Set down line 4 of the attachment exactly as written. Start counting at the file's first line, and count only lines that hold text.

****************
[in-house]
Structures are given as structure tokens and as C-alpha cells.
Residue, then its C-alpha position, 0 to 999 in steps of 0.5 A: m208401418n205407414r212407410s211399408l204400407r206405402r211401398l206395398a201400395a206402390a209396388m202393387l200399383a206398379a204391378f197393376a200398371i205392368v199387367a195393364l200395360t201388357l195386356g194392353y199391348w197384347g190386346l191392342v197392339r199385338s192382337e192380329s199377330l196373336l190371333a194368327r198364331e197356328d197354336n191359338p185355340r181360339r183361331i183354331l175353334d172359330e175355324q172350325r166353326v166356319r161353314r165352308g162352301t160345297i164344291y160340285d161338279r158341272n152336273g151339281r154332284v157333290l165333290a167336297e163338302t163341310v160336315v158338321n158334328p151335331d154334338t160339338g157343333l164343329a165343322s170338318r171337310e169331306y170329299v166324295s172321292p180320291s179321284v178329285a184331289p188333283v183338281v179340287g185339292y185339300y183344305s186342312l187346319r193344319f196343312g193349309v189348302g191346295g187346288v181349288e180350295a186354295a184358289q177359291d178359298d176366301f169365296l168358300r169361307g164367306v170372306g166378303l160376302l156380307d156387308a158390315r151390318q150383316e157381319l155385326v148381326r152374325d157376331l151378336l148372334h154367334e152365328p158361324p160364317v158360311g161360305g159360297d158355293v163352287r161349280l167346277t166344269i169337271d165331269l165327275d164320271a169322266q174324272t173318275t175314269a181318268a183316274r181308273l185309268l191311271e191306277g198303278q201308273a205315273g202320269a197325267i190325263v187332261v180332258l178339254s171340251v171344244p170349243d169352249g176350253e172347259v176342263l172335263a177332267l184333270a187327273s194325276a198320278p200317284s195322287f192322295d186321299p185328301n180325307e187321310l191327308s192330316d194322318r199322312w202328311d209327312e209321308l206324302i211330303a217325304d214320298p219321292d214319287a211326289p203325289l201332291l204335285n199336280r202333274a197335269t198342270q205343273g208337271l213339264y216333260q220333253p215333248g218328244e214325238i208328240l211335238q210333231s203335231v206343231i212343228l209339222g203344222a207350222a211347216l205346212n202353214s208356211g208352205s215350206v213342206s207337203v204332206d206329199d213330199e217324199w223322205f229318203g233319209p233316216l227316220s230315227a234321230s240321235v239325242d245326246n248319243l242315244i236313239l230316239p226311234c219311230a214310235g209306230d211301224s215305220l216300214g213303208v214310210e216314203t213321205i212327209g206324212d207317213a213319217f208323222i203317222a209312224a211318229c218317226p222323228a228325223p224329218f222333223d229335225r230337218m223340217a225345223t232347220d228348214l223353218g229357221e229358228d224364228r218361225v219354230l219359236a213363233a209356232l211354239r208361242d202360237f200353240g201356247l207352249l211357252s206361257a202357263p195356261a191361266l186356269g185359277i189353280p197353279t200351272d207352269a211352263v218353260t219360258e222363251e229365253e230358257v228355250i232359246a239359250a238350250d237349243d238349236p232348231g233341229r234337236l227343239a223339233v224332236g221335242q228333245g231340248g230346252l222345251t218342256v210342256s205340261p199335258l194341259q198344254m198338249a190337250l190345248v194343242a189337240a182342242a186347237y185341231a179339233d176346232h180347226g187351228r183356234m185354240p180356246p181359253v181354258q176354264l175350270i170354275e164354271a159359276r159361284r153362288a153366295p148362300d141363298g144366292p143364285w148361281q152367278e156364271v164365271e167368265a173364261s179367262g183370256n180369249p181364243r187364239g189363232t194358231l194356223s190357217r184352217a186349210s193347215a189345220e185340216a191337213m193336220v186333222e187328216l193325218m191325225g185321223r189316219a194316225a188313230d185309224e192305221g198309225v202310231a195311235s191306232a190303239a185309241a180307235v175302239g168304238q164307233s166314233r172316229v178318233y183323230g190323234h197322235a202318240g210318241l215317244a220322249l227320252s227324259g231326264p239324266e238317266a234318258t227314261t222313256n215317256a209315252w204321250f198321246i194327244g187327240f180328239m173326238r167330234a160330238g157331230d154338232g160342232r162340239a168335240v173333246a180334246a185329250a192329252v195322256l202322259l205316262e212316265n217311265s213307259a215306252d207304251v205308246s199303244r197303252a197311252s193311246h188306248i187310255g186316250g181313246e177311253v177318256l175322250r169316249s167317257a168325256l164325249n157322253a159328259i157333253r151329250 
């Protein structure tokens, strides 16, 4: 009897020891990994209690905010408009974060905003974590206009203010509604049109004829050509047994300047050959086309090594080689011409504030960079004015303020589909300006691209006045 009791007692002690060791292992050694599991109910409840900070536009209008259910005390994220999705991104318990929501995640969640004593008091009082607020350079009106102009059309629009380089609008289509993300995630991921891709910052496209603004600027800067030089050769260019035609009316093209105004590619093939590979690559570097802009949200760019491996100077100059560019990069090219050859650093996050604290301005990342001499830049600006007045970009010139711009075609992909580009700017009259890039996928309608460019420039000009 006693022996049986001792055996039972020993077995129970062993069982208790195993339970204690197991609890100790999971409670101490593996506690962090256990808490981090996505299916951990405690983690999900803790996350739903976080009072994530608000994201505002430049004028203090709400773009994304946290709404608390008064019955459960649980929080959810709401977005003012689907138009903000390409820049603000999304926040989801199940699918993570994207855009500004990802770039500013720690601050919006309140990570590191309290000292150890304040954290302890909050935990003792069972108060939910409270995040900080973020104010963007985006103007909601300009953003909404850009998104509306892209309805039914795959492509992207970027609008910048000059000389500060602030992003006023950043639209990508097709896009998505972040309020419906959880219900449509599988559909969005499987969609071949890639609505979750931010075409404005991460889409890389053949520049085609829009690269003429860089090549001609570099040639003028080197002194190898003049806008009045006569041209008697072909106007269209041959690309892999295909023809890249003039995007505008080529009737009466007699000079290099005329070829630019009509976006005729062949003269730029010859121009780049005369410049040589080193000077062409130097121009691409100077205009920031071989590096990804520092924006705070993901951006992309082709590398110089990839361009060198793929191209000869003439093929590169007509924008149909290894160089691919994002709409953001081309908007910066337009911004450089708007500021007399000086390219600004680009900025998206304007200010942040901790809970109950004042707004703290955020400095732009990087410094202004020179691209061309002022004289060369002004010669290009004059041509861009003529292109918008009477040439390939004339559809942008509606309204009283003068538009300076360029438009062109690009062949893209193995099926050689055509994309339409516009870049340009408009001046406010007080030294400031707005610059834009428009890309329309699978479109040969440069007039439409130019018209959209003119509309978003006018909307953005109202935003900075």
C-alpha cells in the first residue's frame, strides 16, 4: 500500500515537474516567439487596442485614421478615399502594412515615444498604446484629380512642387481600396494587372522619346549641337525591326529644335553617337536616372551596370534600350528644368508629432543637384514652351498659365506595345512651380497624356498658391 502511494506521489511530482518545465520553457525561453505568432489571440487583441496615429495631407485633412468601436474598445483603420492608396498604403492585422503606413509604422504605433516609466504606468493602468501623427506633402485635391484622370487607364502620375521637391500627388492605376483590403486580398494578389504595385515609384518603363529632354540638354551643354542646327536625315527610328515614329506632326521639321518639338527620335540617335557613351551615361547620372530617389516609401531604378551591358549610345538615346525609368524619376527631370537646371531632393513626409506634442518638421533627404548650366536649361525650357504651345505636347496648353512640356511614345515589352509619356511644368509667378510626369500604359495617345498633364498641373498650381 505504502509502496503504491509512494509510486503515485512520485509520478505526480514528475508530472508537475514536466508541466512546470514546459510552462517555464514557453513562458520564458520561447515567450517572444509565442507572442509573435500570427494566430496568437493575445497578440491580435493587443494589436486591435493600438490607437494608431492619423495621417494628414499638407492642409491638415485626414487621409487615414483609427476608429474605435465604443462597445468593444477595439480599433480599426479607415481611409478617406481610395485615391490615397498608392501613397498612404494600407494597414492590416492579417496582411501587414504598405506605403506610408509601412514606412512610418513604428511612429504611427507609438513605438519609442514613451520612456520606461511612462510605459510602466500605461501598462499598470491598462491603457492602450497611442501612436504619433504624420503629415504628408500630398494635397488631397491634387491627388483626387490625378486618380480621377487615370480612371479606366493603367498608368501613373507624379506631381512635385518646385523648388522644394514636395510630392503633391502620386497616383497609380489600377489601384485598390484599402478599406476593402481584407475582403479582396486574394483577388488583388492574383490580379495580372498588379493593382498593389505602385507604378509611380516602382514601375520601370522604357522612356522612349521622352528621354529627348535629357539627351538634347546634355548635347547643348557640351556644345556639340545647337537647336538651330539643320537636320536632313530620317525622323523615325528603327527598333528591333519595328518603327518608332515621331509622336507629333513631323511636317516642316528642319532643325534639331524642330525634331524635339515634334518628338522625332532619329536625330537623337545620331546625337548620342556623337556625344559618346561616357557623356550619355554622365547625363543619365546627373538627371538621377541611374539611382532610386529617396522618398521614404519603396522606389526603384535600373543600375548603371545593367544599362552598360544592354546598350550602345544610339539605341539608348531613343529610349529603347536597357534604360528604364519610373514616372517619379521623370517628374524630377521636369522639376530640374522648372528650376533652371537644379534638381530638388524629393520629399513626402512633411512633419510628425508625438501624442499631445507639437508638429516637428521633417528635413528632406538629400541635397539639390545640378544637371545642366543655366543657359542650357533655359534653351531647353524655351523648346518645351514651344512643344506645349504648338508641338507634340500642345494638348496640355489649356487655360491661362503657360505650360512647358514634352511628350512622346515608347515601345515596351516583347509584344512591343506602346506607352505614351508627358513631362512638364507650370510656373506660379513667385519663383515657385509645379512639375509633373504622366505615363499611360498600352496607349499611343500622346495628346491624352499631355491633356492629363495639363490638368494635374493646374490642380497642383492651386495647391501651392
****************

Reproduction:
């Protein structure tokens, strides 16, 4: 009897020891990994209690905010408009974060905003974590206009203010509604049109004829050509047994300047050959086309090594080689011409504030960079004015303020589909300006691209006045 009791007692002690060791292992050694599991109910409840900070536009209008259910005390994220999705991104318990929501995640969640004593008091009082607020350079009106102009059309629009380089609008289509993300995630991921891709910052496209603004600027800067030089050769260019035609009316093209105004590619093939590979690559570097802009949200760019491996100077100059560019990069090219050859650093996050604290301005990342001499830049600006007045970009010139711009075609992909580009700017009259890039996928309608460019420039000009 006693022996049986001792055996039972020993077995129970062993069982208790195993339970204690197991609890100790999971409670101490593996506690962090256990808490981090996505299916951990405690983690999900803790996350739903976080009072994530608000994201505002430049004028203090709400773009994304946290709404608390008064019955459960649980929080959810709401977005003012689907138009903000390409820049603000999304926040989801199940699918993570994207855009500004990802770039500013720690601050919006309140990570590191309290000292150890304040954290302890909050935990003792069972108060939910409270995040900080973020104010963007985006103007909601300009953003909404850009998104509306892209309805039914795959492509992207970027609008910048000059000389500060602030992003006023950043639209990508097709896009998505972040309020419906959880219900449509599988559909969005499987969609071949890639609505979750931010075409404005991460889409890389053949520049085609829009690269003429860089090549001609570099040639003028080197002194190898003049806008009045006569041209008697072909106007269209041959690309892999295909023809890249003039995007505008080529009737009466007699000079290099005329070829630019009509976006005729062949003269730029010859121009780049005369410049040589080193000077062409130097121009691409100077205009920031071989590096990804520092924006705070993901951006992309082709590398110089990839361009060198793929191209000869003439093929590169007509924008149909290894160089691919994002709409953001081309908007910066337009911004450089708007500021007399000086390219600004680009900025998206304007200010942040901790809970109950004042707004703290955020400095732009990087410094202004020179691209061309002022004289060369002004010669290009004059041509861009003529292109918008009477040439390939004339559809942008509606309204009283003068538009300076360029438009062109690009062949893209193995099926050689055509994309339409516009870049340009408009001046406010007080030294400031707005610059834009428009890309329309699978479109040969440069007039439409130019018209959209003119509309978003006018909307953005109202935003900075």